Looks like a go-ahead--even with the vac and a 15A circuit. A four-inch cutter with a handheld router? No thanks! I have a shaper with a power feeder for that.

Offline Festoolfootstool

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Re: OF 2200 EB required current
« Reply #11 on: January 11, 2012, 03:46 PM »
OK--Here is a reply from Festool, via McFeely's:

"With soft start MMC electronic speed control, this router draws an average of 5 to 8 amps when used on typical woodworking projects with normal size router bits. However, if the user needs to cut in a profile with a 4 inch diameter cutter, he should power the router independently from the dust extractor.

As with any other Festool machine with MMC speed control, this router draws only the power that it needs to get the work done."

Looks like a go-ahead--even with the vac and a 15A circuit. A four-inch cutter with a handheld router? No thanks! I have a shaper with a power feeder for that.

But if you are using big cutters you would have the speed turned right down so would that reduce the curren draw anyway?
If the milk turns out to be sour, I ain't the kind of **** to drink it.......

Why do Festool accessories only have a two month guarantee here in the UK ?

Offline Rick Christopherson

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Re: OF 2200 EB required current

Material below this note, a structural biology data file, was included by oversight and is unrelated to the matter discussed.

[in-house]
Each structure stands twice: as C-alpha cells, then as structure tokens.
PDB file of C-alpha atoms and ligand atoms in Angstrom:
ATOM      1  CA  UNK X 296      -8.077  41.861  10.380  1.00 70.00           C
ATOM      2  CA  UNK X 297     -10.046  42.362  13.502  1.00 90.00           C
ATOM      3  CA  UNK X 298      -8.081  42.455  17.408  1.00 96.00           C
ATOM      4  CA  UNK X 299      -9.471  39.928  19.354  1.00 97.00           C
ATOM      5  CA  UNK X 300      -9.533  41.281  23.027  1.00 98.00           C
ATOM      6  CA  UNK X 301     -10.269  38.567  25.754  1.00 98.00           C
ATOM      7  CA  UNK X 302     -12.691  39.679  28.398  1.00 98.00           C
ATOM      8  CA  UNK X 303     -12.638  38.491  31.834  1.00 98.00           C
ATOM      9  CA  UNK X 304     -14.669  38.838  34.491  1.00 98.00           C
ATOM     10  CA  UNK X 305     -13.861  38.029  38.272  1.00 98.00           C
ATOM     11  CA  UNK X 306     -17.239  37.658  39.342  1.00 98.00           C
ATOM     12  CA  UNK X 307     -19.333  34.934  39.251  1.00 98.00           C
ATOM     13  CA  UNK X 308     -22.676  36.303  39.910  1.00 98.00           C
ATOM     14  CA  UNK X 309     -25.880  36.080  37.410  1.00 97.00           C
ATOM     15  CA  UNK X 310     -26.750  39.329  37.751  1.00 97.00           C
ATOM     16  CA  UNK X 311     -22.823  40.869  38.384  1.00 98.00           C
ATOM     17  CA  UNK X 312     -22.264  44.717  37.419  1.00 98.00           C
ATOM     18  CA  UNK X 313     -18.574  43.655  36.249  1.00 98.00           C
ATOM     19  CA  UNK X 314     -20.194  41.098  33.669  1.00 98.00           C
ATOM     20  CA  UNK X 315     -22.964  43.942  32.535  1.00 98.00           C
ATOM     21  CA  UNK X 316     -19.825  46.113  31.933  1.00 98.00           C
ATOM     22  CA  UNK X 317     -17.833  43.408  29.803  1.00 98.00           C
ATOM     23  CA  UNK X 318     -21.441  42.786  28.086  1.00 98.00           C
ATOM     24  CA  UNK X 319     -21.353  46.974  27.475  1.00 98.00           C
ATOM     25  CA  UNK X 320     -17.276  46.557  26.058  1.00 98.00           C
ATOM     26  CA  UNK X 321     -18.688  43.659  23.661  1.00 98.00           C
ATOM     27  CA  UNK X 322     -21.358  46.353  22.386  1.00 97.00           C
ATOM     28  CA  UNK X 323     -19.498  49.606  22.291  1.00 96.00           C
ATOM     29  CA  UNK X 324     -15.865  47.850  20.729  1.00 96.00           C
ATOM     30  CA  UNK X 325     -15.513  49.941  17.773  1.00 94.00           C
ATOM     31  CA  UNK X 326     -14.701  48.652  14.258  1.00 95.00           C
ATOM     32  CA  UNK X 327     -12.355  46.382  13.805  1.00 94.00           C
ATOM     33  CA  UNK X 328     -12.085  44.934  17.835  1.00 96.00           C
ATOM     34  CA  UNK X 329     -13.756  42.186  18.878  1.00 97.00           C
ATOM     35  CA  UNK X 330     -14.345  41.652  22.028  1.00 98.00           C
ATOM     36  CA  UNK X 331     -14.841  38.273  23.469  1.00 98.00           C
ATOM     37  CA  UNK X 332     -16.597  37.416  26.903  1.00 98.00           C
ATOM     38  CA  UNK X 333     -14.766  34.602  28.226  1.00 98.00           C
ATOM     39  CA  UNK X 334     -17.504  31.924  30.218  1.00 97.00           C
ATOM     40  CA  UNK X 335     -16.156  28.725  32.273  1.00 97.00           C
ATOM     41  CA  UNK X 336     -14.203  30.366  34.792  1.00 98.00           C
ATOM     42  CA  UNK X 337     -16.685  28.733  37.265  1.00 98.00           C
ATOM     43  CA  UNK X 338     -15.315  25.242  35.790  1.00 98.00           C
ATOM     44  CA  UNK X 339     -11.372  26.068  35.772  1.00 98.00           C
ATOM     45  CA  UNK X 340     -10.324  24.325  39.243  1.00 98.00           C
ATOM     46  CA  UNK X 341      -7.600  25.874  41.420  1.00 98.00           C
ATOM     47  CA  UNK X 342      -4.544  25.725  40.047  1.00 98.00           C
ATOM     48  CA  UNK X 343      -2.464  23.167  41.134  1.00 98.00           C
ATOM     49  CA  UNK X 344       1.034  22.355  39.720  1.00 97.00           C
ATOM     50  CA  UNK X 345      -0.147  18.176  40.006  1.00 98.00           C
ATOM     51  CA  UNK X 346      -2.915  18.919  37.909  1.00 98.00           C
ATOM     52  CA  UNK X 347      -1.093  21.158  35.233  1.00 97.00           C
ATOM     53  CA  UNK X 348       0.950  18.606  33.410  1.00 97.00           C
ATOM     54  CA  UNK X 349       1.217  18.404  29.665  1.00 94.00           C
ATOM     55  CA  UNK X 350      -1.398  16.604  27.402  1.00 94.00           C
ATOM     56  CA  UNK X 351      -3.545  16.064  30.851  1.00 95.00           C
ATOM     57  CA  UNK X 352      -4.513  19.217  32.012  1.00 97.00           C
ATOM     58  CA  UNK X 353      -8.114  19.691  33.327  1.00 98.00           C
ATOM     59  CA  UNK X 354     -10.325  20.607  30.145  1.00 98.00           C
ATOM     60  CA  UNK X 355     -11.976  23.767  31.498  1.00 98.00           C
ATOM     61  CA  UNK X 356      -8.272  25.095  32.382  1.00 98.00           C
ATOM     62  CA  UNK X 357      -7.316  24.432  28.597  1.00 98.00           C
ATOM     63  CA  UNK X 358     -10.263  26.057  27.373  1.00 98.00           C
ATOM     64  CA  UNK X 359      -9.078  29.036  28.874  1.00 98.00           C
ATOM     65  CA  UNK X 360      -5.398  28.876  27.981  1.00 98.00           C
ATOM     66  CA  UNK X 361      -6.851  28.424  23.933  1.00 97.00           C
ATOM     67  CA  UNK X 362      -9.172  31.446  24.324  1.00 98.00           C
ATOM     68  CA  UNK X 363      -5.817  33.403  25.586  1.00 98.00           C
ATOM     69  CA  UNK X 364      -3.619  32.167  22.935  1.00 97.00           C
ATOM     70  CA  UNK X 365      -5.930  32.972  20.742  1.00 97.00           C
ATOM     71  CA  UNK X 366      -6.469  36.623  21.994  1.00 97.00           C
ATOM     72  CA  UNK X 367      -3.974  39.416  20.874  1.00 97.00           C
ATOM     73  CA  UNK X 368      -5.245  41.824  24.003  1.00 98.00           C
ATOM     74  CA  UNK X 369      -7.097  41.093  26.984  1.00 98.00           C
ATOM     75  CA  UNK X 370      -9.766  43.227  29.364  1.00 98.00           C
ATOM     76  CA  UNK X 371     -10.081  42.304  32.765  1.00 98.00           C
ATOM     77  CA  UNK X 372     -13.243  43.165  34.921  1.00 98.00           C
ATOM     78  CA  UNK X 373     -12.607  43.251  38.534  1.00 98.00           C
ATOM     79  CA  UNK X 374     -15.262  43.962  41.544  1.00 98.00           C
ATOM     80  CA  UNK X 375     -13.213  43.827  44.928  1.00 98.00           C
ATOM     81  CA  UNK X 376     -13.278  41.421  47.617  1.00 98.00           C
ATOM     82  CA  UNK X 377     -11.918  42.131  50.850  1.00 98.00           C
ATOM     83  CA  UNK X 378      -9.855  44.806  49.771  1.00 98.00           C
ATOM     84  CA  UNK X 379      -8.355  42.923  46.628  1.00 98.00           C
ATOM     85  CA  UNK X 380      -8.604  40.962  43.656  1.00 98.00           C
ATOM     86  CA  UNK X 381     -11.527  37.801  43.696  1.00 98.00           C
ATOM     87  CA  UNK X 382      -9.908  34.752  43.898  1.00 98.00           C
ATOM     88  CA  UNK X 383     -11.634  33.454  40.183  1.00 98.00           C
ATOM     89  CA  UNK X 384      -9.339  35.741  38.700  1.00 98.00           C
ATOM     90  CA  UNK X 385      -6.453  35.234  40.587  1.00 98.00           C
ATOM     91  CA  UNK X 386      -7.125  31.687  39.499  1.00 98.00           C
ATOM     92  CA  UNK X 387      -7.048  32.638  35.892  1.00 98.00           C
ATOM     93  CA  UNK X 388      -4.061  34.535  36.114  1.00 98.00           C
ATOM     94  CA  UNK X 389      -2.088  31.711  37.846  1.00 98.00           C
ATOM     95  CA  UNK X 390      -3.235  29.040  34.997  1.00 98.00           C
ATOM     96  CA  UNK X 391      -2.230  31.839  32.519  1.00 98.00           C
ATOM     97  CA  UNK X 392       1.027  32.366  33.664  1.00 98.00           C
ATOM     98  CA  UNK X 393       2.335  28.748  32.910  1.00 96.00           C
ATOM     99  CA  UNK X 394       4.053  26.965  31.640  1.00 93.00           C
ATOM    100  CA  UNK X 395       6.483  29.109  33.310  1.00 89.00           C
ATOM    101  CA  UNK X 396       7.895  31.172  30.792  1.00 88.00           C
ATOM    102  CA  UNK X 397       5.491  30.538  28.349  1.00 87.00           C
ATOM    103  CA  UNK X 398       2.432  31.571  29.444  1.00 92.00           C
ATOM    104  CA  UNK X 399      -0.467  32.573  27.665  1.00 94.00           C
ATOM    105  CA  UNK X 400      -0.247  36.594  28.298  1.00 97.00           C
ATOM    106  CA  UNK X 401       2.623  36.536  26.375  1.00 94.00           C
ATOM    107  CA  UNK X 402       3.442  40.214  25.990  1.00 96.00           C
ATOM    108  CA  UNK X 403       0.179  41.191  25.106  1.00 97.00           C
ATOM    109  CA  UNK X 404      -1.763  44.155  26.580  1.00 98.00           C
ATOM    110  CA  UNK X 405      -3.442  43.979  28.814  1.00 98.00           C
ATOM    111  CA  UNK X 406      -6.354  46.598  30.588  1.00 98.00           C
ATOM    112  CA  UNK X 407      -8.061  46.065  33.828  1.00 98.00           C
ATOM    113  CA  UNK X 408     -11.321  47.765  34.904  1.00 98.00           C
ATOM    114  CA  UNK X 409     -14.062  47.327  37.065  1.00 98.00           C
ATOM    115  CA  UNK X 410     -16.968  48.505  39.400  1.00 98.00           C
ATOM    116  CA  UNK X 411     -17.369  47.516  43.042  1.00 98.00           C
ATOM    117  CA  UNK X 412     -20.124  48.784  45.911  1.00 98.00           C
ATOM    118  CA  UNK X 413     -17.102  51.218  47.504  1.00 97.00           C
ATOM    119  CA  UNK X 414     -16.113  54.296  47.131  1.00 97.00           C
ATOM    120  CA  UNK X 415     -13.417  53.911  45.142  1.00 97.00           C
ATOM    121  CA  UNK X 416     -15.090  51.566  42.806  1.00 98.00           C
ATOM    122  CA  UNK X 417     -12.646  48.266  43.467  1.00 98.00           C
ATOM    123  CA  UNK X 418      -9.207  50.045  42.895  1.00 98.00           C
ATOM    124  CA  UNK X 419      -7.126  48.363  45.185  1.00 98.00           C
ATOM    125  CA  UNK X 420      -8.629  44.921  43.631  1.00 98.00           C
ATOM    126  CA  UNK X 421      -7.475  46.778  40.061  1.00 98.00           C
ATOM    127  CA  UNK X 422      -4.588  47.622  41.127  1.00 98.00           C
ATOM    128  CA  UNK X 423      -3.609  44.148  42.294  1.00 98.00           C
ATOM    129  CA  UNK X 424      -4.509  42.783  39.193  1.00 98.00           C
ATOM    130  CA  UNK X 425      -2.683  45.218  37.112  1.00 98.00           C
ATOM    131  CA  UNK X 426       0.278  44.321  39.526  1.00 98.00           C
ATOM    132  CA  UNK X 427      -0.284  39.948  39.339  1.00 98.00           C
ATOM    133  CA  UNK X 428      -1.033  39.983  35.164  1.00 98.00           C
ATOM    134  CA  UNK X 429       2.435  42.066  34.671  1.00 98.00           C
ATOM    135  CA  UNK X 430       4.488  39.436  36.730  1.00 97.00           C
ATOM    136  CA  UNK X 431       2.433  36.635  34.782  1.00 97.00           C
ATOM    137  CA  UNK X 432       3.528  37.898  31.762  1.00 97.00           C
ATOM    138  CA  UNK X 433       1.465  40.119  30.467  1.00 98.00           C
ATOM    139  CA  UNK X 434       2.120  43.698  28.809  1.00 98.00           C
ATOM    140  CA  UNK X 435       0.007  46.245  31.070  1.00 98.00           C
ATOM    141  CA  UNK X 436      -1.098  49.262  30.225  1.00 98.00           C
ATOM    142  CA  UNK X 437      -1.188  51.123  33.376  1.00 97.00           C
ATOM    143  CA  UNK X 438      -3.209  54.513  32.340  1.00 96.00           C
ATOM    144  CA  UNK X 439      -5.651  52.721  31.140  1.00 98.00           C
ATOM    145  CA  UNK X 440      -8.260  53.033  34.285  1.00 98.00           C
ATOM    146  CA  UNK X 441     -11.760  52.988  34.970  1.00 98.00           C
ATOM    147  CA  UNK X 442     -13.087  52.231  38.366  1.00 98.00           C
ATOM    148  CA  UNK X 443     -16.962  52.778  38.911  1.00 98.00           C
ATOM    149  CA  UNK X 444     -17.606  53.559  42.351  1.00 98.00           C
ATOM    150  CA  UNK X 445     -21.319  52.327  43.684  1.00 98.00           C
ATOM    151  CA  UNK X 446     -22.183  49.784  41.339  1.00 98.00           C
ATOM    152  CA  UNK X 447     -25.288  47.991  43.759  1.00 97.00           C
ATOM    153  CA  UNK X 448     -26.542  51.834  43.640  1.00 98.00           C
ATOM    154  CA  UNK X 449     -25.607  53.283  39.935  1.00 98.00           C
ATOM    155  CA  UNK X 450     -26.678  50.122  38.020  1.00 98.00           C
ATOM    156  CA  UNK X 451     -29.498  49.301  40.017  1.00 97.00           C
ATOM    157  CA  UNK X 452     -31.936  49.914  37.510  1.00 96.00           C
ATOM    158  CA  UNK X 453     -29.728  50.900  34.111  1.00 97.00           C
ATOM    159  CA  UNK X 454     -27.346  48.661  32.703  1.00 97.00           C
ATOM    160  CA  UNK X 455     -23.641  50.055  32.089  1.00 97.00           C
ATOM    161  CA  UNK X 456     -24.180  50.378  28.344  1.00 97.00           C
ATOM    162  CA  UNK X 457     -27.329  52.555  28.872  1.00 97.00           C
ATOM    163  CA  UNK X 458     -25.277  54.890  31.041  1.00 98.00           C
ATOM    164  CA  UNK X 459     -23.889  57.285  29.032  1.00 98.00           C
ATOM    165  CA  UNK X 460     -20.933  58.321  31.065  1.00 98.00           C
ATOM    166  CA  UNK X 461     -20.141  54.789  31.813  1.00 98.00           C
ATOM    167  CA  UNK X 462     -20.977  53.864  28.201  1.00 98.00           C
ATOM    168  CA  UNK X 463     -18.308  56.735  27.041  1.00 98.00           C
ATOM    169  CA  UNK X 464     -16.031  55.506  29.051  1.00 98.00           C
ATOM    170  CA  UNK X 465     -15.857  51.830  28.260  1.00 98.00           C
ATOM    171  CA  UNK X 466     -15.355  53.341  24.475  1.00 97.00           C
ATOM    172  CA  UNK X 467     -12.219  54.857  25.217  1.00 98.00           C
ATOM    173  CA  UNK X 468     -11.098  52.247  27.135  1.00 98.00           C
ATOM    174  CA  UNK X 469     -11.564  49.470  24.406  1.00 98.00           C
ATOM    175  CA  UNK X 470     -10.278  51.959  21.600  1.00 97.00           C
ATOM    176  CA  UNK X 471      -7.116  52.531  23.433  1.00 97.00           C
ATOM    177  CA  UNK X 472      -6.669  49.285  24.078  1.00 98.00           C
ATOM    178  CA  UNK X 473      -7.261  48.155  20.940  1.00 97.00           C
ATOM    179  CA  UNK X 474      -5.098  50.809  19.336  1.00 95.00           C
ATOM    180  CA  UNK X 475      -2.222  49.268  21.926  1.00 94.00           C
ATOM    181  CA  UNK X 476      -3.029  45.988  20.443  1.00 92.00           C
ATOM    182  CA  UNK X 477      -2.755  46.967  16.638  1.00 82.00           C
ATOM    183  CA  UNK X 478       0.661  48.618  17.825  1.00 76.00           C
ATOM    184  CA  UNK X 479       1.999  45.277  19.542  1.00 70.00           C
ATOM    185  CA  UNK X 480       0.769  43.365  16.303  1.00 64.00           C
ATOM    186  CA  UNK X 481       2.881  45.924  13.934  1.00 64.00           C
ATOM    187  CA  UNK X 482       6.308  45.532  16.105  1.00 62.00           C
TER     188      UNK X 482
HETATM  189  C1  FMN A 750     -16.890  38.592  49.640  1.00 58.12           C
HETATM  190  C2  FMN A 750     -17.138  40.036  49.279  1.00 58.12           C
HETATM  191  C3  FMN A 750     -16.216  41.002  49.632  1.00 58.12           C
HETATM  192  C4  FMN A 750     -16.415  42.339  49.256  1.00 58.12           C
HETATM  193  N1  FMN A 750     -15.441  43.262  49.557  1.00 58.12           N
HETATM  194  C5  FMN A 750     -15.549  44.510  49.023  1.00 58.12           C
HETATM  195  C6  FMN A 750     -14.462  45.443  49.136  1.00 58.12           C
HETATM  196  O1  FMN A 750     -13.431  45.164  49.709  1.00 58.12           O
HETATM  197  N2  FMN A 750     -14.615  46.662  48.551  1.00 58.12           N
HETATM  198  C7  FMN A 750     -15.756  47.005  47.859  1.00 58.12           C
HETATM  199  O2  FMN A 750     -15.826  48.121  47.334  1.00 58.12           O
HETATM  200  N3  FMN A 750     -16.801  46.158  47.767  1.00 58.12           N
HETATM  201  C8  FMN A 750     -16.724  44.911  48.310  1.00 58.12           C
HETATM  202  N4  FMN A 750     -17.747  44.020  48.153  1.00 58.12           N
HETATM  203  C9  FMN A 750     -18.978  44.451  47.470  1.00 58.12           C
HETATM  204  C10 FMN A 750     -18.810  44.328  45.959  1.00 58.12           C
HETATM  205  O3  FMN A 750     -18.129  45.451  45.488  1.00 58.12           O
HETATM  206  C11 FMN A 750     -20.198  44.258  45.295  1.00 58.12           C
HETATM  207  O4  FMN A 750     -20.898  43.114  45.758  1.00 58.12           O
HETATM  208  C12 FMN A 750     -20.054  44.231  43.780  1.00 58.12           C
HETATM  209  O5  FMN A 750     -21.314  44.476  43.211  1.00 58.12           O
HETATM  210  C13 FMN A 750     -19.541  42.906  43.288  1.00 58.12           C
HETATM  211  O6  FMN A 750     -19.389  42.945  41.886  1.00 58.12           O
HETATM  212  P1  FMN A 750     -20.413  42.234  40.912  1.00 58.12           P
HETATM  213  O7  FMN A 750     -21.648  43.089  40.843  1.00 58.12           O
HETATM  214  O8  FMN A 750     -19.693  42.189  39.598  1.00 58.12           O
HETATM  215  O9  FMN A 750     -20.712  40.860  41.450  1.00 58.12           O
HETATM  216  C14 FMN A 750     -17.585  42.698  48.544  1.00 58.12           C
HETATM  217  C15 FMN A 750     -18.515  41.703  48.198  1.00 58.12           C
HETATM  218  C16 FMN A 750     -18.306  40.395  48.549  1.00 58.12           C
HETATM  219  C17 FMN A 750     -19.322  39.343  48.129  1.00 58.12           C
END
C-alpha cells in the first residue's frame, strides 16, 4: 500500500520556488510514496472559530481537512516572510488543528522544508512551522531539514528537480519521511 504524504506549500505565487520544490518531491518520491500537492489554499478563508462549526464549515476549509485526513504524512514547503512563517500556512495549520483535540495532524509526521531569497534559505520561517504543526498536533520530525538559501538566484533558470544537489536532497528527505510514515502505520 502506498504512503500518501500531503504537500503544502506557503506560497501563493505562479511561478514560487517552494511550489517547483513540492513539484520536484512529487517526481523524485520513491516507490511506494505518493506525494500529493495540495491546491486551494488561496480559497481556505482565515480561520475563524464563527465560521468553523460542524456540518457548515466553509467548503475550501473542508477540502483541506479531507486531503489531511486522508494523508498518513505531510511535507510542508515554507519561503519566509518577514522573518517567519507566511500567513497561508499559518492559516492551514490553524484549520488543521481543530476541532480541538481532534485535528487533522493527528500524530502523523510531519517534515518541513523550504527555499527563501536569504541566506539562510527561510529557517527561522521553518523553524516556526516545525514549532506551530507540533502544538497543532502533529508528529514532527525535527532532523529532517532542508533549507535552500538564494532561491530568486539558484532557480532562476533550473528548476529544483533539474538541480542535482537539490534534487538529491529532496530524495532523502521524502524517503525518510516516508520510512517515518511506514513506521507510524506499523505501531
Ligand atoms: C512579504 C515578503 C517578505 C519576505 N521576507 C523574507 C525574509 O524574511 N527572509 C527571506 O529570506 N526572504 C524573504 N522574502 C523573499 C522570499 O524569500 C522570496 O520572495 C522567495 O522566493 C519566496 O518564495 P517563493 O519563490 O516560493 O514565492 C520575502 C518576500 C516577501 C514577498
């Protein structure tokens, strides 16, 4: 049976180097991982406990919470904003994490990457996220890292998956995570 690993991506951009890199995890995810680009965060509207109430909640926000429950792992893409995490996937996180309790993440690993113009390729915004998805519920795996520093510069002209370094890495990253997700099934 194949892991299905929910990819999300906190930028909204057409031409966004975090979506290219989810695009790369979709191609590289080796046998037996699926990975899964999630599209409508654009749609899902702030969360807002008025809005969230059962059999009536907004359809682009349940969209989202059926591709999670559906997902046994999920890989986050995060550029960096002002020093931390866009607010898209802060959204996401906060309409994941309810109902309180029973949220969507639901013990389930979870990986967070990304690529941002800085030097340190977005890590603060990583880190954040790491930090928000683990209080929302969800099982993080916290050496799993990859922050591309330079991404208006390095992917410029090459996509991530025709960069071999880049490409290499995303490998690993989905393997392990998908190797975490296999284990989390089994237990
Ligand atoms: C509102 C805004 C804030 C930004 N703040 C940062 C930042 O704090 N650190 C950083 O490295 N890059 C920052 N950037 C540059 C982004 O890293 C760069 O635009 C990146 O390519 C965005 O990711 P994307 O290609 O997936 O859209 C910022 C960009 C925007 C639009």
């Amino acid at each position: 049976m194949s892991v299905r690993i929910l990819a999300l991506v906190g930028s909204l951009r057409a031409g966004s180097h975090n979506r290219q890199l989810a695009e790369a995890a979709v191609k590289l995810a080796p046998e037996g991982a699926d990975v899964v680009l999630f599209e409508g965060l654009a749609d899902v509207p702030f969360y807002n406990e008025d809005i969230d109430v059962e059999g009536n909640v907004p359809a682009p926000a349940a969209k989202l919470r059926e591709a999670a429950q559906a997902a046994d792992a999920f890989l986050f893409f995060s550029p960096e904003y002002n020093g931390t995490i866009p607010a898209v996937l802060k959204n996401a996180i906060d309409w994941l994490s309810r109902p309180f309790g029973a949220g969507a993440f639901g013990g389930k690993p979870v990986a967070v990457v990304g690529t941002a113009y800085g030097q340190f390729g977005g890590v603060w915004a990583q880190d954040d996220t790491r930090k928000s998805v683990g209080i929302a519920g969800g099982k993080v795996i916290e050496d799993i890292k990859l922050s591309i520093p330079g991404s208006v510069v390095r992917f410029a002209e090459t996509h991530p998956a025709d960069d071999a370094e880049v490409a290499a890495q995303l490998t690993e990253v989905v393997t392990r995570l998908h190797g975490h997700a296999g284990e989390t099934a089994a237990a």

« Reply #12 on: January 11, 2012, 03:56 PM »

But if you are using big cutters you would have the speed turned right down so would that reduce the curren draw anyway?

Even though the Pulse Width Modulation (PWM) reduces the speed of the router, it also permits the power to increase as the demand increases in order to maintain that set speed. Yes, reducing the speed does reduce the default power, but if needed, the full power of the motor will be made available in order to sustain that set speed.

Edit to Add: PWM, in a sense, is turning the power off to the motor very rapidly, and the amount of power getting to the motor depends on how long the ON-time is compared to the OFF-time (called the duty cycle). Setting the duty cycle low will cause the motor to turn slower. However, if the motor experiences a load that would otherwise make it go even slower, causes the MMC electronics to increase the duty cycle to give the motor more power while keeping the speed set. The beauty of this, is that even at low speed, the motor is still capable of producing its maximum power output if the job demands that.
« Last Edit: January 11, 2012, 04:19 PM by Rick Christopherson »

Offline Rick Christopherson

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Re: OF 2200 EB required current
« Reply #13 on: January 11, 2012, 03:58 PM »
That image is why there is a drink named a "Mind Eraser".   [scared]

Peter

The thing that I've never understood.............How come no one ever comments on the fact Laurie is wearing pink socks with ARMY BOOTS!?!?!?  [scared] [scared] [scared] [scared]

hehehehe

Offline Peter Halle

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Re: OF 2200 EB required current